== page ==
It was easy to be alarmed by the U.S. Geological Survey's recent prediction that a catastrophic winter storm—statistically improbable yet inevitable—would pummel the Golden State with a month of hurricane-force winds and up to 10 feet of accumulated rainfall. (See "5 Things You Need to Know About the ARkStorm, California's Other 'Big One'".) Especially since the scientists' warning followed the wettest December on record in Los Angeles since 1889, during what was supposed to be a dry La Nina winter. Only months before, on September 29, downtown Los Angeles experienced its hottest daytime temperature ever of 113 degrees.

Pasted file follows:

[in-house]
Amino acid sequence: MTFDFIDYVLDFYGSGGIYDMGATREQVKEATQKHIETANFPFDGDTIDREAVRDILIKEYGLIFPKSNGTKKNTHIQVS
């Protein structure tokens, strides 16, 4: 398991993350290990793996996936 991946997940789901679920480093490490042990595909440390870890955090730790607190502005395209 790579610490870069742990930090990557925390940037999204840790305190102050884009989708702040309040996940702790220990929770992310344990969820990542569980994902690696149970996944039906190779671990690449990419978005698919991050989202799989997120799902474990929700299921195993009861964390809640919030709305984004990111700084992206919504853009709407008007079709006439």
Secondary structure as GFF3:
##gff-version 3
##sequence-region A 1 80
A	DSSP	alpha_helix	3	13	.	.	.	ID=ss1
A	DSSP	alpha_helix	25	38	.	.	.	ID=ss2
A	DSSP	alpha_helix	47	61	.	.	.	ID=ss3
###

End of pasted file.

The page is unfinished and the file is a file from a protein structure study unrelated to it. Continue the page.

L.A. weather may or may not be getting more unpredictable, but extreme weather has always been a part of Southern California life—if an infrequent one. The artifacts of those events live in the archives of Southern California's libraries, museums, and other cultural institutions.
Keep reading the full post, "Snow in the Basin: Documenting the Extremes of SoCal Weather" on the KCET website.